By Robert Preidt
THURSDAY, Feb. 15, 2018 (HealthDay News) -- The U.S. National Institutes of Health spent more than $100 billion on research that led to 210 new medicines gaining U.S. Food and Drug Administration approval over six years, a new study shows.
Nearly $64 billion of that spending was for the development of 84 first-in-class drugs that use new biological mechanisms or targets.
The study is the first to assess how government funding contributes to the development of new medicines, according to the researchers from Bentley University in Waltham, Mass.
"While basic research can sometimes seem esoteric, our analysis shows that a substantial fraction of NIH-funded, basic research can be directly linked to the medicines first approved in this decade," senior study author Dr. Fred Ledley said in a university news release. He's director of the school's Center for Integration of Science and Industry.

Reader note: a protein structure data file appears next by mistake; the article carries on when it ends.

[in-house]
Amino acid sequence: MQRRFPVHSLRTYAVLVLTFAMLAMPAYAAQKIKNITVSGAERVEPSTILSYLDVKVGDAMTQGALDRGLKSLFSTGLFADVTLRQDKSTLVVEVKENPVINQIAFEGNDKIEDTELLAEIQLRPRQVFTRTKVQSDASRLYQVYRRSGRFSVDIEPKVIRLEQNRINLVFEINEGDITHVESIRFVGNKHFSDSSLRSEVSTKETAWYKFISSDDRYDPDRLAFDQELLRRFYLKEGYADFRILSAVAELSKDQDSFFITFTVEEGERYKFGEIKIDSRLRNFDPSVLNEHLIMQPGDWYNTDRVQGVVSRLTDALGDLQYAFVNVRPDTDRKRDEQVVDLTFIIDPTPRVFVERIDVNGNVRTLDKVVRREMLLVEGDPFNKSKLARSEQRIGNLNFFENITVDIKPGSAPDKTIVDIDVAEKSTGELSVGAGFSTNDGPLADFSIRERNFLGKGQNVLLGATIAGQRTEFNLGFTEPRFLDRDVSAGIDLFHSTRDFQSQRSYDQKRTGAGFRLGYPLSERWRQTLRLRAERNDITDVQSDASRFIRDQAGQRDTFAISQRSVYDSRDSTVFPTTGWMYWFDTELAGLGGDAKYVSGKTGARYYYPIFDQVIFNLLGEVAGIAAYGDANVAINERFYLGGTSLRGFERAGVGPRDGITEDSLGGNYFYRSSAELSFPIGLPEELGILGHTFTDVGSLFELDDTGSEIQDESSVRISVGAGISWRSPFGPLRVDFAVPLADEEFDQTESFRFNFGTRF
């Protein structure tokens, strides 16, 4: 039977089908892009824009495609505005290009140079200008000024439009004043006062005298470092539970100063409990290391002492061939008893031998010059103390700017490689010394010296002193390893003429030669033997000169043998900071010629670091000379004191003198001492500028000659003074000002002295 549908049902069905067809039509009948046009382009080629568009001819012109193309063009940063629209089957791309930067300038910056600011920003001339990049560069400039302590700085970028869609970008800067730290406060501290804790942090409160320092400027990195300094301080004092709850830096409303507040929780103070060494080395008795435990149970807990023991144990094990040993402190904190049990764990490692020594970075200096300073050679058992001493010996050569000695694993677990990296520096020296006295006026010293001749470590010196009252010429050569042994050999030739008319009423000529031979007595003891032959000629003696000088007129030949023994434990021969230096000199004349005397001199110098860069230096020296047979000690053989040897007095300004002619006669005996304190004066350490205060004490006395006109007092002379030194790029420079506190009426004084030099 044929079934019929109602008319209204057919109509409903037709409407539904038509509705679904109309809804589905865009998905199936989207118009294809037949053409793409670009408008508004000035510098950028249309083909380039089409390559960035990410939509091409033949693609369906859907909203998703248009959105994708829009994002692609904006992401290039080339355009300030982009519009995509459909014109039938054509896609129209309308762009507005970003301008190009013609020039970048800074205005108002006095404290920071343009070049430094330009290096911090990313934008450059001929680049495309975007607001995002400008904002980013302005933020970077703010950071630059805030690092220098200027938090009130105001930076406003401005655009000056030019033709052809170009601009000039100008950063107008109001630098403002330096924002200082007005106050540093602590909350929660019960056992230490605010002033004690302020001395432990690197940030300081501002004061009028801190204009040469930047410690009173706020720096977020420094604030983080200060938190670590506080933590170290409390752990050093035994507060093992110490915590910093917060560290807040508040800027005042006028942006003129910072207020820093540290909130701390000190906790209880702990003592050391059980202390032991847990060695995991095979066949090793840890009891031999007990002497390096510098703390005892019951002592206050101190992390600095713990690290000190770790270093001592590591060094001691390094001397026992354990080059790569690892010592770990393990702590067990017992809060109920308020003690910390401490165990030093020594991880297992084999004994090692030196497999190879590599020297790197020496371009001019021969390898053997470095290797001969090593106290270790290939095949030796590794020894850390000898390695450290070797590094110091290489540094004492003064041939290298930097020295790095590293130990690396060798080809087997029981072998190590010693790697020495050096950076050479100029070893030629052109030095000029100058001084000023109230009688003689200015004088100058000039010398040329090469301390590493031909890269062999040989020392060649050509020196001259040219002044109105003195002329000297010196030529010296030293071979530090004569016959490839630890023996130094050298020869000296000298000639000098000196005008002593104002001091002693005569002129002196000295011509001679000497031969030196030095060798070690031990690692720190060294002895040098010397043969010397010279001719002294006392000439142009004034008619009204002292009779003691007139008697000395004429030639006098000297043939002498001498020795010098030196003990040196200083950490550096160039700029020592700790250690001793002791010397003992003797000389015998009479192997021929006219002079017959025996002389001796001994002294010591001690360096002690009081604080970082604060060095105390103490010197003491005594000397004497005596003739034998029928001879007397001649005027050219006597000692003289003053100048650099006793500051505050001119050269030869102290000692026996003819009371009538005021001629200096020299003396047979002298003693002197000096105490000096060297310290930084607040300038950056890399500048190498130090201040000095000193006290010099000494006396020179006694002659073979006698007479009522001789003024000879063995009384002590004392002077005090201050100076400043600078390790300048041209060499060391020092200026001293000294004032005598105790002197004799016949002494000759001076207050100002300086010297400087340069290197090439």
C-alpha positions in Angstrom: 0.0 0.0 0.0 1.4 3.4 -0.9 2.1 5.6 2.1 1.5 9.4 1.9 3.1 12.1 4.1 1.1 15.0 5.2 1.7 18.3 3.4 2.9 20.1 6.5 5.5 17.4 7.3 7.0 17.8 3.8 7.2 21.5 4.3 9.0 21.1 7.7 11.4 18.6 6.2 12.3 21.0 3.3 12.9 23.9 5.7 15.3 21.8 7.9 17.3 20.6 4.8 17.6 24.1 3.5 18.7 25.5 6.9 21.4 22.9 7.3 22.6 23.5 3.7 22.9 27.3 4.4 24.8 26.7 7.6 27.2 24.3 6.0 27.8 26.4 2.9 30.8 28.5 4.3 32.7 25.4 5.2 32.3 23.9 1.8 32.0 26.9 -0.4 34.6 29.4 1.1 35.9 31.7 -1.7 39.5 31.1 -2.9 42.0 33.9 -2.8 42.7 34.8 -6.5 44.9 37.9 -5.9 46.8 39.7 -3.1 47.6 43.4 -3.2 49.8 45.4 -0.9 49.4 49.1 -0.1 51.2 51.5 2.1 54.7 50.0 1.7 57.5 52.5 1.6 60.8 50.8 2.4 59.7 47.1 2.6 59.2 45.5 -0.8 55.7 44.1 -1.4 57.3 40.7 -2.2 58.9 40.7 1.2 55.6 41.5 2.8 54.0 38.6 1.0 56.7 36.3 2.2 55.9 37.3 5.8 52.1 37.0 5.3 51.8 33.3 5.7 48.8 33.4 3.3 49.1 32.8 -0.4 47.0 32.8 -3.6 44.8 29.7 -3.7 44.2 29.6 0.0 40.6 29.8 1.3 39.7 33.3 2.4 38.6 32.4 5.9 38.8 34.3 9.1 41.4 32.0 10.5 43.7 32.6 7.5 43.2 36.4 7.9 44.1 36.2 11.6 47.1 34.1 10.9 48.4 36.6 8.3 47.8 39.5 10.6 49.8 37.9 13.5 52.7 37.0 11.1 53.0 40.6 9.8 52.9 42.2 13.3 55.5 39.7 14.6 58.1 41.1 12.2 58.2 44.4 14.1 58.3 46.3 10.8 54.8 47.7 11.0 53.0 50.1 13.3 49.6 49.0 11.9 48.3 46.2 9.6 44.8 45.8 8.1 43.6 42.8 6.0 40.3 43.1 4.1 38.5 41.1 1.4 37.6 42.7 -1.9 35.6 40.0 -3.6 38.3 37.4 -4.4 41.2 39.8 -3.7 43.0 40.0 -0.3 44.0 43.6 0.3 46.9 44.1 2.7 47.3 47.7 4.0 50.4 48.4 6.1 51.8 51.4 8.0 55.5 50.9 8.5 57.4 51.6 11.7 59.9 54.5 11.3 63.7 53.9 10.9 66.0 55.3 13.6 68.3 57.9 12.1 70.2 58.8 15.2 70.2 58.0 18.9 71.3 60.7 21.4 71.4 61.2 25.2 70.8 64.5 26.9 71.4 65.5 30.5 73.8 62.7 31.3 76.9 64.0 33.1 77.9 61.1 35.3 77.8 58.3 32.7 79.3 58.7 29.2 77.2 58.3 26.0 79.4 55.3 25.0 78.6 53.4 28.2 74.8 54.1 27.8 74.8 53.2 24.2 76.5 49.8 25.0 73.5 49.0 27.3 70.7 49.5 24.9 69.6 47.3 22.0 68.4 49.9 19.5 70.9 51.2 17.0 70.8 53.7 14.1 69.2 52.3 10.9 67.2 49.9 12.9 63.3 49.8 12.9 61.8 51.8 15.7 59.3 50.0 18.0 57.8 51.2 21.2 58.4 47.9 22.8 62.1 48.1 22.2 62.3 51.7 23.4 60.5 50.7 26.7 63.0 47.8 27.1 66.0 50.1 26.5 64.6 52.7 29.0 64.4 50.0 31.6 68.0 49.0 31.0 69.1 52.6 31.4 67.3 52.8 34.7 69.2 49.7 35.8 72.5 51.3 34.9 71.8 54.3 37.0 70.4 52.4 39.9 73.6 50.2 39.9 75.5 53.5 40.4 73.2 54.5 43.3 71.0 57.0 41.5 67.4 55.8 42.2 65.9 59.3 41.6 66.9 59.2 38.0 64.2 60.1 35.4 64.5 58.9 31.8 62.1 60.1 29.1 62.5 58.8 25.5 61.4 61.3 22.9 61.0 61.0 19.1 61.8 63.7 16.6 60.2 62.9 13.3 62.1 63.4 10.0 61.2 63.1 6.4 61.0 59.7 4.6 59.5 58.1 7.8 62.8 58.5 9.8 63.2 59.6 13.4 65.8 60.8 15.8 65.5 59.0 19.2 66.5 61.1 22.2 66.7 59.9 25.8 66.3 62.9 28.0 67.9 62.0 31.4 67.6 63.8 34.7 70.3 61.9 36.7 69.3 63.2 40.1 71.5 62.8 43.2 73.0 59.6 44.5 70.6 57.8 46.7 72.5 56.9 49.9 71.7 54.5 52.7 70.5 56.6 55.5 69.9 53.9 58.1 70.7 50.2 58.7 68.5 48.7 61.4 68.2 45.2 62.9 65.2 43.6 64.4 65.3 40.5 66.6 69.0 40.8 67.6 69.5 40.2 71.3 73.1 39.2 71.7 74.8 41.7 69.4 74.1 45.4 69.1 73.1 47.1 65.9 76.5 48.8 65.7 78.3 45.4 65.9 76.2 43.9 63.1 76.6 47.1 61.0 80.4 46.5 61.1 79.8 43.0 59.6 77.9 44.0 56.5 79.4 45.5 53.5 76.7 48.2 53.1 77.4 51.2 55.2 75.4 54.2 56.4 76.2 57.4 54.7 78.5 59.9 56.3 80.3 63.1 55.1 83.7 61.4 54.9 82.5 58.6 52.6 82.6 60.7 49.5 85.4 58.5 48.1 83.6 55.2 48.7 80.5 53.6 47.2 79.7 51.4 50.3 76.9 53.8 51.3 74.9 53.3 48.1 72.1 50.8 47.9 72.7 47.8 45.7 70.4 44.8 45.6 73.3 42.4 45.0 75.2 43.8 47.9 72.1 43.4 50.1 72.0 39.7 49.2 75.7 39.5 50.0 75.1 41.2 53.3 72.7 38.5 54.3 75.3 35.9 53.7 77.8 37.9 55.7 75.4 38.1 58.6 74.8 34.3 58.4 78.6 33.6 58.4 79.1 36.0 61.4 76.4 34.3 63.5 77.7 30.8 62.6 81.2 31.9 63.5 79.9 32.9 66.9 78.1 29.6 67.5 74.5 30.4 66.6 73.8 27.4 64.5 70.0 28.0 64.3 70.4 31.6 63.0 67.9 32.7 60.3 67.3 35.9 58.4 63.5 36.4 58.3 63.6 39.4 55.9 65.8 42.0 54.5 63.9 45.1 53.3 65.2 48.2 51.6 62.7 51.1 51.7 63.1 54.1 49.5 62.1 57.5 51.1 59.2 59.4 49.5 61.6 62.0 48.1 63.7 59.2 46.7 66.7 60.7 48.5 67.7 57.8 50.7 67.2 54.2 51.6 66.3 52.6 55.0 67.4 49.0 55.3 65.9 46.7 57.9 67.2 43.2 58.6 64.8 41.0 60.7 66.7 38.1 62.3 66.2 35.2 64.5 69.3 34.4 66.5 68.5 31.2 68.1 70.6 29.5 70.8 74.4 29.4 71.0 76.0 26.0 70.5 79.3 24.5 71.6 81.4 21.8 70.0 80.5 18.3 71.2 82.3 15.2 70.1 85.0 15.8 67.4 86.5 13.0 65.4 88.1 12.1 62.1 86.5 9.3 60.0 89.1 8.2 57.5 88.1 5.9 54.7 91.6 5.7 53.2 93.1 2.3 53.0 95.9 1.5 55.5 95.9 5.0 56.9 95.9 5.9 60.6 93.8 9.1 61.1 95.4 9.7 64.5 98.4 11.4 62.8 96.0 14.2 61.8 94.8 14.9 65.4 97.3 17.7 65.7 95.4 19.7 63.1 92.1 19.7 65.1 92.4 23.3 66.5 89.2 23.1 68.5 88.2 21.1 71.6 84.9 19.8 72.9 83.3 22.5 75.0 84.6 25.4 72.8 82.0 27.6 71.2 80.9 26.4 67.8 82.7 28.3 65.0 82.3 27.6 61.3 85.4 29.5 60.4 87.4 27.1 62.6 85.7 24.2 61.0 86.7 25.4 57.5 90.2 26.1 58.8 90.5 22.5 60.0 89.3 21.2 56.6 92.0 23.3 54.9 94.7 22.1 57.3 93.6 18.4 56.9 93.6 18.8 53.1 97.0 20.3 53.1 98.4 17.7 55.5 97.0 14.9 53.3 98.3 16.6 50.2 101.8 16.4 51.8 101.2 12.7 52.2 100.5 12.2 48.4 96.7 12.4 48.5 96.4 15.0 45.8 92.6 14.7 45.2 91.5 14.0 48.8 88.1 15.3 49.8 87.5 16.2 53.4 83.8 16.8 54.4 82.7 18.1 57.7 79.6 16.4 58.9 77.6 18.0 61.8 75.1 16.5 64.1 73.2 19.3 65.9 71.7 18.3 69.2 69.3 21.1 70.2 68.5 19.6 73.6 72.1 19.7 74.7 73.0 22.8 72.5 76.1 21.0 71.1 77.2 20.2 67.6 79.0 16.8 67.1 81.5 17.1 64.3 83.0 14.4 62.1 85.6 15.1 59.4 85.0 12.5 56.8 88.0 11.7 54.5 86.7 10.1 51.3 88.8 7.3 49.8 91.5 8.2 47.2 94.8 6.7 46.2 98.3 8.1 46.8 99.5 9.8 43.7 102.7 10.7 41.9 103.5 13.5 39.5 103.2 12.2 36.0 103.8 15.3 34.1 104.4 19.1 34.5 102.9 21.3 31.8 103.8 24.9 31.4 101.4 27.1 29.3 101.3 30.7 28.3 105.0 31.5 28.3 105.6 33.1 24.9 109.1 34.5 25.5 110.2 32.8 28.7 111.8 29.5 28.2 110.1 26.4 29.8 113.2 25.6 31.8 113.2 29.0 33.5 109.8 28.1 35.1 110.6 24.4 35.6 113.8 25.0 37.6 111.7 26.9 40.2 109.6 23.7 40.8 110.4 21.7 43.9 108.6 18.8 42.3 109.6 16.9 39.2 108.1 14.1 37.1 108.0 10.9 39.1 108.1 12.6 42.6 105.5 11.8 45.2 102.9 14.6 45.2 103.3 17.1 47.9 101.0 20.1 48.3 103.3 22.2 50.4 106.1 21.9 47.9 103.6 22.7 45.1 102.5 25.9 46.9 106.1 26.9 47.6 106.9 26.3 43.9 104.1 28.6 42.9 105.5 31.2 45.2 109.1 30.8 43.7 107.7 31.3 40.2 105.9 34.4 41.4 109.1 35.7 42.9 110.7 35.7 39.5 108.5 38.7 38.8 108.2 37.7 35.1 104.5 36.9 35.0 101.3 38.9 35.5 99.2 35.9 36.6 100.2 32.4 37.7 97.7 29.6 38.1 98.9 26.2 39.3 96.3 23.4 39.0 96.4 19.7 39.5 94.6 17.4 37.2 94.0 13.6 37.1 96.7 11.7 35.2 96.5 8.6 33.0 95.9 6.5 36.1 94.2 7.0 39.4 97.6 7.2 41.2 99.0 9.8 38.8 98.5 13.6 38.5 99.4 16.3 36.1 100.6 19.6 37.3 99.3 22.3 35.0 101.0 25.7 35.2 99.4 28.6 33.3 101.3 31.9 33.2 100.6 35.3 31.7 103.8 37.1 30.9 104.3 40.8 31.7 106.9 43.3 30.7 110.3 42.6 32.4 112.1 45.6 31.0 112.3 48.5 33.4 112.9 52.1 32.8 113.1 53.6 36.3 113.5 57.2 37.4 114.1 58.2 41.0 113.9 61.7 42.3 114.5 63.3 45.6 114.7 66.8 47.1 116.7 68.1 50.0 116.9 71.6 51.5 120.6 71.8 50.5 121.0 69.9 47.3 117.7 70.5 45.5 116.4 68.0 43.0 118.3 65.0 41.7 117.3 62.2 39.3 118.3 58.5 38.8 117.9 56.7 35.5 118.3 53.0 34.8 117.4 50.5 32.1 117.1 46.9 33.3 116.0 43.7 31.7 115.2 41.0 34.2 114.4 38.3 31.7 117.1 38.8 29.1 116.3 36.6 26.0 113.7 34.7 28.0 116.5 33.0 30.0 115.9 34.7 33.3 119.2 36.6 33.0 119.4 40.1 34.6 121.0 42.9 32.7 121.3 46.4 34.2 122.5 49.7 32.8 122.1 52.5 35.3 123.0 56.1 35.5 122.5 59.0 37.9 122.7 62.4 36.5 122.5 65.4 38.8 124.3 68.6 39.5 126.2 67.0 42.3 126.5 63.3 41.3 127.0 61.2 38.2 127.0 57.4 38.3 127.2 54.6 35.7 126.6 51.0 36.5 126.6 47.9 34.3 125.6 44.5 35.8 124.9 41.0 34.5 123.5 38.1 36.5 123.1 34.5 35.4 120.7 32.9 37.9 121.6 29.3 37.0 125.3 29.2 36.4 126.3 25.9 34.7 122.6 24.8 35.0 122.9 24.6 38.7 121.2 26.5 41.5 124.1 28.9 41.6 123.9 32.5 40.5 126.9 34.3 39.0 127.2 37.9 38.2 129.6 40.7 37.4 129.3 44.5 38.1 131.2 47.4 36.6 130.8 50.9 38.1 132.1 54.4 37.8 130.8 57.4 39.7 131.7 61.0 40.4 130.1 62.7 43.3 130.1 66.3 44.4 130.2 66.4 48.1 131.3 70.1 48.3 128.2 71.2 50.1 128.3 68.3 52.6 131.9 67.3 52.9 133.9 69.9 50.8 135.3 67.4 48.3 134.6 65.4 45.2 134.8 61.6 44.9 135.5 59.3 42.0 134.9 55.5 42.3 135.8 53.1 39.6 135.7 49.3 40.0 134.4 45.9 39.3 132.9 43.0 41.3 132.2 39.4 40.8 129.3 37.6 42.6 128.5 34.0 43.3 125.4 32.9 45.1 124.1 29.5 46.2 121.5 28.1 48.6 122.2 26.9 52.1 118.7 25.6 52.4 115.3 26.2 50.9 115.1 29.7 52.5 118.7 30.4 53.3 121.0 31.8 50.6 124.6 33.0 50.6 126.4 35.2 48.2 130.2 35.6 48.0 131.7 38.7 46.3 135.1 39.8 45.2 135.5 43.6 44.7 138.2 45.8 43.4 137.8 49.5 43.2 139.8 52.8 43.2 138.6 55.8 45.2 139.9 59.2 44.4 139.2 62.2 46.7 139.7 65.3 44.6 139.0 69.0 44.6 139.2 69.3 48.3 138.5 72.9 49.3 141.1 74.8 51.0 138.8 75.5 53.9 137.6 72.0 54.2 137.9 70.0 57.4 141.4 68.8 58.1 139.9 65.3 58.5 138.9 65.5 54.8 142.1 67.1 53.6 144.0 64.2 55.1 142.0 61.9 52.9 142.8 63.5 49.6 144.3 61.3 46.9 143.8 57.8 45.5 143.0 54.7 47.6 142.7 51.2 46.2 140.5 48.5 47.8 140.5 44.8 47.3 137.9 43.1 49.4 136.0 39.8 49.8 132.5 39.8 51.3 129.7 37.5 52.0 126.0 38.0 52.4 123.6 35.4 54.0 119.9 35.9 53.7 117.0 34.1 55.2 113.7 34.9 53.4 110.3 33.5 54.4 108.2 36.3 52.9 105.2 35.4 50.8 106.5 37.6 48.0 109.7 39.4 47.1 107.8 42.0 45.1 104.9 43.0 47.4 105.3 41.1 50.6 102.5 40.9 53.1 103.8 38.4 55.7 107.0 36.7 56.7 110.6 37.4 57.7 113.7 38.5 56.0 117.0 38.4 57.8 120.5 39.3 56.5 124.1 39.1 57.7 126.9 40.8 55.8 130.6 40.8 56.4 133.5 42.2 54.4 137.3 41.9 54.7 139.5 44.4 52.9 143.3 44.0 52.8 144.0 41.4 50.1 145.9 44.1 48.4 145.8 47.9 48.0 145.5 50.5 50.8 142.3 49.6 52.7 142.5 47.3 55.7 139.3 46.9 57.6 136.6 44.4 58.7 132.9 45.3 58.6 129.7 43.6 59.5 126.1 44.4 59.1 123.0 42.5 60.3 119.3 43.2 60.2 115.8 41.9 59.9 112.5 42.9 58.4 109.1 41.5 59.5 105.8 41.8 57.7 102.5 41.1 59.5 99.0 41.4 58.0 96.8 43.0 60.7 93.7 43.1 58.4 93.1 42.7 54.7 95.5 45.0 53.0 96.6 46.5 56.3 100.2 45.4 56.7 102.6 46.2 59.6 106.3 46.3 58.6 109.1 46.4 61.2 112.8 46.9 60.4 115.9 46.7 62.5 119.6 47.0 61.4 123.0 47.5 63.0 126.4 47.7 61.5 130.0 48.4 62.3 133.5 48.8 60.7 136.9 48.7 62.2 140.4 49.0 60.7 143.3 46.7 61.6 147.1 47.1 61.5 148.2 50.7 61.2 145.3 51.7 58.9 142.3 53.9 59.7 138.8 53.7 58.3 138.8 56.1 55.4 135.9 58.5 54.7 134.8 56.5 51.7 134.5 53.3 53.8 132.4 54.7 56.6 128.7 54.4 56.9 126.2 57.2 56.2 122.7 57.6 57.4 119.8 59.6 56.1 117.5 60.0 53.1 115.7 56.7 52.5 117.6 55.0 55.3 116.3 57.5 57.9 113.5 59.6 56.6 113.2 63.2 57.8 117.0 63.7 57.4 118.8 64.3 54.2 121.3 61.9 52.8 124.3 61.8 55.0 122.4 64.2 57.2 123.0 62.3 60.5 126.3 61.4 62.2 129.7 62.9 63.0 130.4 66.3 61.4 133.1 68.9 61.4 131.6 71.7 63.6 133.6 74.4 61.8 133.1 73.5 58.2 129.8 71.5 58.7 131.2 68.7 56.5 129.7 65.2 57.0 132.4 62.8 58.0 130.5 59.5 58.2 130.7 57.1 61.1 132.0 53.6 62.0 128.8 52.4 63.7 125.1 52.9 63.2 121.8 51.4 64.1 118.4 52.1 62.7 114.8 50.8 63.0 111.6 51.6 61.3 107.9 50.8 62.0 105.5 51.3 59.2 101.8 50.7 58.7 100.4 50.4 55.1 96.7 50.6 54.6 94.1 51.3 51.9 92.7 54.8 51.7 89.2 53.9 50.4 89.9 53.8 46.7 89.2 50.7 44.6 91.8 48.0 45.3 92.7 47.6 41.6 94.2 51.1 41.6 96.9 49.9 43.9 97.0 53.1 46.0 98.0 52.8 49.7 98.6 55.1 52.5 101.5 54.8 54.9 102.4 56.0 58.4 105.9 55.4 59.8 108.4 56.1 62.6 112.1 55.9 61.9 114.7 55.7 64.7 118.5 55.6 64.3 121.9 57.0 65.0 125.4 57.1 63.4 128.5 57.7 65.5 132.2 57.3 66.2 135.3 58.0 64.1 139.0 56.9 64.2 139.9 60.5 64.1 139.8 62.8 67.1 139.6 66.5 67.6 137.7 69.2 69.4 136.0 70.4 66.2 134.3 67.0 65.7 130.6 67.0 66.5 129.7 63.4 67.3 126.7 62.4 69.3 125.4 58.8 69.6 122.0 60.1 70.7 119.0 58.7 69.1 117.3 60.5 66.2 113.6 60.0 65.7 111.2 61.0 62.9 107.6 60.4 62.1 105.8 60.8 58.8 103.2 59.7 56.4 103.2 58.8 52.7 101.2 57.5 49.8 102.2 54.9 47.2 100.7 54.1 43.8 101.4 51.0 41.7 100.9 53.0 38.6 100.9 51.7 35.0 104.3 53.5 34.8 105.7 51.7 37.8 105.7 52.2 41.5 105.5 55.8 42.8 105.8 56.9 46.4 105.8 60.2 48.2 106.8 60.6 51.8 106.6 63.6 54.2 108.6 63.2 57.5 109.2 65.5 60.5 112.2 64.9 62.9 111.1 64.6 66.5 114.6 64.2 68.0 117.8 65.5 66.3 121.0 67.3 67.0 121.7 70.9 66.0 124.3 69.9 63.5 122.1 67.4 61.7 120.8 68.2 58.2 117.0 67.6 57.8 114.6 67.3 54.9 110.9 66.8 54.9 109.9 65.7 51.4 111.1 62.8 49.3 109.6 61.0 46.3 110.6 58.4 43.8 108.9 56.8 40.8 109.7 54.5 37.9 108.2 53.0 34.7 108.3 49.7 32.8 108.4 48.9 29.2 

"This data underscores the critical impact of government funding for basic biomedical research on the drug discovery and development process," Ledley said. "Any reduction in this funding would inevitably slow the pipeline of new treatments for diseases that the public so desperately needs."
The study team analyzed more than 2 million published research reports directly linked to the 210 new medicines approved by the FDA between 2010 and 2016, or to their biological targets. Of those reports, 600,000 were connected with NIH-funded research projects that involved more than 200,000 fiscal years of research funding and more than $100 billion in total cost, according to the study.
More than 90 percent of that amount was directly associated with research on the biological targets for drug action, rather than the drugs themselves, and represents basic biomedical research, the study authors explained.
The researchers said this type of basic research is "an enabling step leading to the discovery and development of new medicines for untreatable diseases."
The findings were published online Feb. 12 in the Proceedings of the National Academy of Sciences.